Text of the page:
As I commented at the above-linked post, Stein implies, or at least it seems so to me, that Free Speech equates to Institutional Endorsement. There’s a big difference there that he’s just ignoring; one has the right to say what they want in the USA, but that does not mean it won’t necessarily have consequences. We live in a society where Employment at Will comes into play, and I am more than welcome to use, for example, the “N” word, but I do so at my own risk, and my employer may indeed fire me for doing so. As someone who hails from the side of the aisle that insists on fighting ENDA because employers “should not have to endorse what they consider immoral behavior,” Stein should see the fallacy of his own implication. If he wasn’t being completely disingenuous, that is.
More importantly missed by Stein, however, is that evolution doesn’t automatically exclude the presence of God, and many believe that it is “His” method of creation. For what that’s worth, this was the original use of the now-usurped term “intelligent design.” Only in the last two decades has ID become conflated with creationism–leaving us with complete atheistic evolution on one side, and biblical ID on the other, and no term for those in the middle any more. Yet consider one of the first uses of the term Intelligent Design:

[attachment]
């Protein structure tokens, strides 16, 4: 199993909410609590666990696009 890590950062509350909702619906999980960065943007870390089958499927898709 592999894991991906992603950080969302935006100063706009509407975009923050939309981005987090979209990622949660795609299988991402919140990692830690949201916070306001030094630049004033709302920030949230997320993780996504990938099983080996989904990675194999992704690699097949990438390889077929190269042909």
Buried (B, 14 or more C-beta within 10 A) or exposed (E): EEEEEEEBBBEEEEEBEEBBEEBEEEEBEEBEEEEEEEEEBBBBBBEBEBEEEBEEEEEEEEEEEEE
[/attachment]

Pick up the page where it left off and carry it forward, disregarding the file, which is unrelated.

No physical hypothesis founded on any indisputable fact has yet explained the origin of the primordial protoplasm, and, above all, of its marvellous properties, which render evolution possible—in heredity and in adaptability, for these properties are the cause and not the effect of evolution. For the cause of this cause we have sought in vain among the physical forces which surround us, until we are at last compelled to rest upon an independent volition, a far-seeing intelligent design.
Later (but not much):
It will not be possible to rule out the supposition that the process of evolution may be guided by an intelligent design.
That last is from Schiller, a classical pragmatist (much like myself, ha ha). Written over 100 years ago. In fact, this same argument was attempted as a smokescreen for the introduction of creationism in the Dover v Kitzmiller trial in Pennsylvania just a few years ago–until prosecutors proved that the testimony to this effect did not jibe with the actual curriculum presented by the school board (as shown humorously in Chapman’s 40 Days & 40 Nights). So why are we still so divided? And why must Ben Stein make a film so full of logical fallacies?